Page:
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Letitia James says she'll seize Trump's New York buildings if he can't pay the $350 million fine

Trump's civil fraud fine adds to his mounting financial bills. James isn't so sure he can afford it all.

By

New York Attorney General Letitia James said her office will seize Donald Trump's assets, including his prized Manhattan skyscrapers, if he can't scrape together the cash to pay a $350 million-plus fine in his civil fraud verdict.

“If he does not have funds to pay off the judgment, then we will seek judgment enforcement mechanisms in court, and we will ask the judge to seize his assets,” James told ABC News on Tuesday.

"We are prepared to make sure that the judgment is paid to New Yorkers — and, yes, I look at 40 Wall St. each and every day," she added, referring to address of the Trump Building in the Financial District.

After a monthslong trial, Trump was hit with the multimillion-dollar fine for lying about his wealth to build his real estate empire. The former president later claimed, without any evidence, that the decision by Judge Arthur Engoron was an “election interference ploy.”

The massive fine adds to Trump's mounting financial strain. It came just weeks after a New York City jury ordered him to pay $83.3 million in damages for defaming E. Jean Carroll. His legal bills are taking a bite out of his campaign funds, too, with his latest filing with the Federal Election Commission showing that his campaign and leadership PAC are burning through money, in part to help pay for lawyers and legal consulting in his various civil and criminal cases.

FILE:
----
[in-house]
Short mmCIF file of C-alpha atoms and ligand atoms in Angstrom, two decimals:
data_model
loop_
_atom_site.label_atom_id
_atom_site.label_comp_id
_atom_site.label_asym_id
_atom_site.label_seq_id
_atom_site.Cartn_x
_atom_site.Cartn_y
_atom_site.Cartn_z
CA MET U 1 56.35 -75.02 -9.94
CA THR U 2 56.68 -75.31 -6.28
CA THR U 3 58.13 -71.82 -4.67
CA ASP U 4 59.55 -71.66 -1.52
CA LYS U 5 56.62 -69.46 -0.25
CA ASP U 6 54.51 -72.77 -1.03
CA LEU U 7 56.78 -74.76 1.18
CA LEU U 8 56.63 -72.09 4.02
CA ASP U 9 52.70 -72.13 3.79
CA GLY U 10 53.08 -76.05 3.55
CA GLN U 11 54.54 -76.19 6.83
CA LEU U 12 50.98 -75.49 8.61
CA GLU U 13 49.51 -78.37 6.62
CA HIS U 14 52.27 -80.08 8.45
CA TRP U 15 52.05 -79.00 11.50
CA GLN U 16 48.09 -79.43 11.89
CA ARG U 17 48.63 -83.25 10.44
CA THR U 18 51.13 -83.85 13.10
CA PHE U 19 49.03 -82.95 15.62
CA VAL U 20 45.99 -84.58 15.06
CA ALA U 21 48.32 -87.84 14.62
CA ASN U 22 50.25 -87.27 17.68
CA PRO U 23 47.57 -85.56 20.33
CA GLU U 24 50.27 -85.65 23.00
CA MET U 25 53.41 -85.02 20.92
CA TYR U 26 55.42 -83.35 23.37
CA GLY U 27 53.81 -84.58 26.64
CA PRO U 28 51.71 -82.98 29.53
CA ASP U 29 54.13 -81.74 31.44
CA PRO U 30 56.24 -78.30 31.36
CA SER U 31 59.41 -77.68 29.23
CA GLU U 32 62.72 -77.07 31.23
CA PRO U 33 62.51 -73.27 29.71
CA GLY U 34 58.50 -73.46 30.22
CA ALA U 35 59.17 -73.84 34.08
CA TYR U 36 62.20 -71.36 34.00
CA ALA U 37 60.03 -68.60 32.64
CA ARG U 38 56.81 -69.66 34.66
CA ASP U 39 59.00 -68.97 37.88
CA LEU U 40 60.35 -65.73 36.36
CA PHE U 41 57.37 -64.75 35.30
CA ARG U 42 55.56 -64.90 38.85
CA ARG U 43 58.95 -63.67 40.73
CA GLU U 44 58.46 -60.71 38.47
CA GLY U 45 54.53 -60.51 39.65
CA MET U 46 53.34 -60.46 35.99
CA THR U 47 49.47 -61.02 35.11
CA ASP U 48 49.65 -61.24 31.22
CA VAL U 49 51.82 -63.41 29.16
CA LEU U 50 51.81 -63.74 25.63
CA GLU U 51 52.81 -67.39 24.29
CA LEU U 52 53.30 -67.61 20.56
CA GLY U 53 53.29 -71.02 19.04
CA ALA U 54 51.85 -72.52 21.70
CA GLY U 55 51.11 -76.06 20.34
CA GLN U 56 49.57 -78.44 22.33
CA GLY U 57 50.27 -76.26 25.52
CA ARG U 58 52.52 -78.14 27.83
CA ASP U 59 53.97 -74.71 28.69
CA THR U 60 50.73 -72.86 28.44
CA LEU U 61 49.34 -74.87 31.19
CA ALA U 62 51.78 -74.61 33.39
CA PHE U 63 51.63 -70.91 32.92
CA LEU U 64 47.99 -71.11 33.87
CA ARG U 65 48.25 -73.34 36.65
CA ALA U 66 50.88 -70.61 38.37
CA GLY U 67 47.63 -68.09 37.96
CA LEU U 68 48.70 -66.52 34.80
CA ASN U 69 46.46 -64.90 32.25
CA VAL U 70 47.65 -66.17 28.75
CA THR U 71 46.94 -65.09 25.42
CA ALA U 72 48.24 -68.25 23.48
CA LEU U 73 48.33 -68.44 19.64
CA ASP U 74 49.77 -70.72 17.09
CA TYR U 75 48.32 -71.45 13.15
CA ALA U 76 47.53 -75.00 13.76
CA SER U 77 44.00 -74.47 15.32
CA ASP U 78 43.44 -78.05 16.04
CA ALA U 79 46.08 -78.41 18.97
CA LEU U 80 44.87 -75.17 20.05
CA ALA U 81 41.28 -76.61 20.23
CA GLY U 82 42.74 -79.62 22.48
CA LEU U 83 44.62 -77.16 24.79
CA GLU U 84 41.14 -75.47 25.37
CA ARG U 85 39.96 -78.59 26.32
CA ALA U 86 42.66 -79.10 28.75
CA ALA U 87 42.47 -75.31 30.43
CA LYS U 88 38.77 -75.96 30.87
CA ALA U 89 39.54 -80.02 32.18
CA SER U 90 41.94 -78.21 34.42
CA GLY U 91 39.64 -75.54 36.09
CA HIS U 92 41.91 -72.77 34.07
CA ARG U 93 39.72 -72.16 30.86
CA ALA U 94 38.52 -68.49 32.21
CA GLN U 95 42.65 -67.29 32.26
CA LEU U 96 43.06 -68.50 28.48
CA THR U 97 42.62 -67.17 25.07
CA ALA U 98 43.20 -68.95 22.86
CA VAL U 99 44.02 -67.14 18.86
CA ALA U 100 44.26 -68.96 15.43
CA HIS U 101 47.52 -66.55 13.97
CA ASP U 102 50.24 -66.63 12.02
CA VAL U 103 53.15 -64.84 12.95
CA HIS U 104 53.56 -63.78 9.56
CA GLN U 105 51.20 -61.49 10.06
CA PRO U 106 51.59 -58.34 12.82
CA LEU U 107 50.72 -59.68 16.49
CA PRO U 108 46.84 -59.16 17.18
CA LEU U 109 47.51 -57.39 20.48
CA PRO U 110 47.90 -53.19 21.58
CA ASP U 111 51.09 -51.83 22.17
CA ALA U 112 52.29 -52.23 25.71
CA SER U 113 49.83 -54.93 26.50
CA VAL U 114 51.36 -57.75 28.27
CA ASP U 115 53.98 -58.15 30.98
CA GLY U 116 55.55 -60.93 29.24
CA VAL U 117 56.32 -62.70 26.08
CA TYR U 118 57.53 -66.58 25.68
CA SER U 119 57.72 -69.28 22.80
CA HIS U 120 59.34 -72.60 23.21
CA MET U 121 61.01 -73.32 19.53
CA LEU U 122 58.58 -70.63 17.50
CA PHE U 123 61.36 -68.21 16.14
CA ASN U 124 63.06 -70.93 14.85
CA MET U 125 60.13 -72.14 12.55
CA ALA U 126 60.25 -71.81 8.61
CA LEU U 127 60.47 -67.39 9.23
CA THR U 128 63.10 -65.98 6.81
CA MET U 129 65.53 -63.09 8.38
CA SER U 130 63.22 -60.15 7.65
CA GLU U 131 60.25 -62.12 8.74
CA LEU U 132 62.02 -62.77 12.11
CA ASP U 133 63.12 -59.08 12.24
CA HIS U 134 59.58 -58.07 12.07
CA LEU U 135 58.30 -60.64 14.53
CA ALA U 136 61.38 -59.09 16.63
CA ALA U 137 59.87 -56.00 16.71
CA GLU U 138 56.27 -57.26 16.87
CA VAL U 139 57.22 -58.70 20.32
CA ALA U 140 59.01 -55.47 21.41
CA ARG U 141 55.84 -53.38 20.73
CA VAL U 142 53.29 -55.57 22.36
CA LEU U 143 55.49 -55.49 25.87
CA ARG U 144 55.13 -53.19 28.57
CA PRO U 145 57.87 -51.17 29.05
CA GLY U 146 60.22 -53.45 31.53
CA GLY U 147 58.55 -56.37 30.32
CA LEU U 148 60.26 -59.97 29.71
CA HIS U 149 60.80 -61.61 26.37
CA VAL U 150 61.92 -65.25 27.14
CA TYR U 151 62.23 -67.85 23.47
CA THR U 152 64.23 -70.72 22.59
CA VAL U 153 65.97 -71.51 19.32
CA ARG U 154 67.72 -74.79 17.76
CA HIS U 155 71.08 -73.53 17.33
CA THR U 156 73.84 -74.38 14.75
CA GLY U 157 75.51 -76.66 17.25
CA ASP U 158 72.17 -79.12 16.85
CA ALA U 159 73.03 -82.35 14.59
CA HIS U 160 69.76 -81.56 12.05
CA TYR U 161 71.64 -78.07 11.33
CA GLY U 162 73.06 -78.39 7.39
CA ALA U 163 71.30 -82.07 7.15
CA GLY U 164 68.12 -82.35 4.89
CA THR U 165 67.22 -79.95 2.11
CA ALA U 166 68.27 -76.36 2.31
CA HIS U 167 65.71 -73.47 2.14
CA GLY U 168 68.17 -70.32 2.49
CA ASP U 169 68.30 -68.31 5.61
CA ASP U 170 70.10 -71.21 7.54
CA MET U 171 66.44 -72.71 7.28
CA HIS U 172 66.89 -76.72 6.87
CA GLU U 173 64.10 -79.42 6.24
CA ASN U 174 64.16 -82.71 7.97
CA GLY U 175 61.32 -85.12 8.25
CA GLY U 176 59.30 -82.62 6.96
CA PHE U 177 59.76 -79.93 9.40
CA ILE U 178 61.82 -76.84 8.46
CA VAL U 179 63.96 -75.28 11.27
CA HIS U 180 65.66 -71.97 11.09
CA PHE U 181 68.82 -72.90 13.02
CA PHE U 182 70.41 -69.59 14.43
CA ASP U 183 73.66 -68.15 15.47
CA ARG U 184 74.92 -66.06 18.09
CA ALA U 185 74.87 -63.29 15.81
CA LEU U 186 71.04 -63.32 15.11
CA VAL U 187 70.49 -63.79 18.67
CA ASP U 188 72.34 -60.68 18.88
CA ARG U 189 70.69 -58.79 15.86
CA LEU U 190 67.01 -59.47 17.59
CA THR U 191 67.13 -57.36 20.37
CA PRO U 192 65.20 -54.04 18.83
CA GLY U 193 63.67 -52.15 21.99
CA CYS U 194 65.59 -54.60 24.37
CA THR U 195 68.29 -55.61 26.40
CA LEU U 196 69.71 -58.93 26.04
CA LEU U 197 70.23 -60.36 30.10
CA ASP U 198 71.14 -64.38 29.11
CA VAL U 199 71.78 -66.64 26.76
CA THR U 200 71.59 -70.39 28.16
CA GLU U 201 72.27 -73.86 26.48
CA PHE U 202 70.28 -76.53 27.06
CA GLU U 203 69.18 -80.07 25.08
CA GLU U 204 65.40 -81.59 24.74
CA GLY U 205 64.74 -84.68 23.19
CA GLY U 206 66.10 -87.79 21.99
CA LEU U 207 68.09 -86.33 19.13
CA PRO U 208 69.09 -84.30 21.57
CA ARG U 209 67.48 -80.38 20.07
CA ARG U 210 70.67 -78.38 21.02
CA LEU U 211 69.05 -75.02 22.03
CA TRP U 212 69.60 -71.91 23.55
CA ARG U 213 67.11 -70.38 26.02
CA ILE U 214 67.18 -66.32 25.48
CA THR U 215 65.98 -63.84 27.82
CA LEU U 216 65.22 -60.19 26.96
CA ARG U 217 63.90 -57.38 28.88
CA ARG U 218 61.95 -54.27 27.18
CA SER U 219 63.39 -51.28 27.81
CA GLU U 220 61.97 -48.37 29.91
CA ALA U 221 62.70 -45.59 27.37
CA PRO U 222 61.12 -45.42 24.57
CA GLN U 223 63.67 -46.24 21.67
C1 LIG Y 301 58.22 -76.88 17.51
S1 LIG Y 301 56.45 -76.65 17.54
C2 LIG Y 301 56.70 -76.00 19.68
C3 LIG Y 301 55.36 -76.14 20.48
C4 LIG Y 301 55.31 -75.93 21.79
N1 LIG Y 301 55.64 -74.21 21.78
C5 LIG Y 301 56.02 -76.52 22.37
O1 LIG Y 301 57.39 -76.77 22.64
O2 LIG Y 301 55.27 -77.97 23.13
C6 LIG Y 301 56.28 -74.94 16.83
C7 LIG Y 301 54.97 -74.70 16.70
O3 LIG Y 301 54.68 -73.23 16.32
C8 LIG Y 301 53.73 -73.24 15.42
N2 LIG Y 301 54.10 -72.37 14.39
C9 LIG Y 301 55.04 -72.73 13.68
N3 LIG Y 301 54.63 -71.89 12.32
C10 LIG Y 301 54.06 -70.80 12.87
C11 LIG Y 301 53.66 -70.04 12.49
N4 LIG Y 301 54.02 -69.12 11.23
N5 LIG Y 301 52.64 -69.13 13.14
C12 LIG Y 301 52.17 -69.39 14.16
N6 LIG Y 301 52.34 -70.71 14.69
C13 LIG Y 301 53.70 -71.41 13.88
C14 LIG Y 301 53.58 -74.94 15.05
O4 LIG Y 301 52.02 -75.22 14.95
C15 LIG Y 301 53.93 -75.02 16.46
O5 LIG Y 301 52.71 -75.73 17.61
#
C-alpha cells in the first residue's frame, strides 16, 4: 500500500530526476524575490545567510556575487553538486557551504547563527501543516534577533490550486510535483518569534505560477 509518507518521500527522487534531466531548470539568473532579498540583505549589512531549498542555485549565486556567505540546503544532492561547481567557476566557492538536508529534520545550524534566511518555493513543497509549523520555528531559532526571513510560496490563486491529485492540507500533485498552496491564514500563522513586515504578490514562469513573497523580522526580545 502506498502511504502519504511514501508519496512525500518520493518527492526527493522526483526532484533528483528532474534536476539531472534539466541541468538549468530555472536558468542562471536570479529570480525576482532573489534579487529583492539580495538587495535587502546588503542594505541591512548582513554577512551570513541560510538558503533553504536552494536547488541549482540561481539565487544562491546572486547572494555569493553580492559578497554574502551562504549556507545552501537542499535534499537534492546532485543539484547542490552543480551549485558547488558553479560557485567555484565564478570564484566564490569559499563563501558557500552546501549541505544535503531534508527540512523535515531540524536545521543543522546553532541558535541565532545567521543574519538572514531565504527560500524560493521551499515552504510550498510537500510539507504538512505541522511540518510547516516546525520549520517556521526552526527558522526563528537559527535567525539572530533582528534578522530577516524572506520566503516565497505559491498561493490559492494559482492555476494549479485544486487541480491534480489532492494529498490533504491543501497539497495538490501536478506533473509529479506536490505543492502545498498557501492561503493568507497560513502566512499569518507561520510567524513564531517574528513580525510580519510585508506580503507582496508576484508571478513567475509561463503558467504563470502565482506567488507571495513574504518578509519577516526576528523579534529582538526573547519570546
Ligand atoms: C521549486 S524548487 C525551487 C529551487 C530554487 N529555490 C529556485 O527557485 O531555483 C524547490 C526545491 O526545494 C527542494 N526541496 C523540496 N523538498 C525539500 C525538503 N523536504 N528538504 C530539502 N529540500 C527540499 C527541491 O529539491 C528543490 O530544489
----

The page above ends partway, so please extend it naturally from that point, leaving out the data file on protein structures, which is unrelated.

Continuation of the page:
The day after Engoron's judgment, the former president was at Sneaker Con hawking $399 Trump-branded shoes — a bizarre promotion that fueled speculation about his financial situation.

A big problem for Trump is that much of his fortune is tied up in real estate, which means he doesn't necessarily have cash lying around to pay such a large fine. He could choose to sell some of those properties, but he doesn't actually own some of them. Meantime, the Trump-branded luxury properties in New York City, which have long been held up as the crown jewel of his real estate portfolio, are worth less now because his brand has been tarnished.

But if he can't find a way to pay those fines, they may not be in his portfolio much longer.

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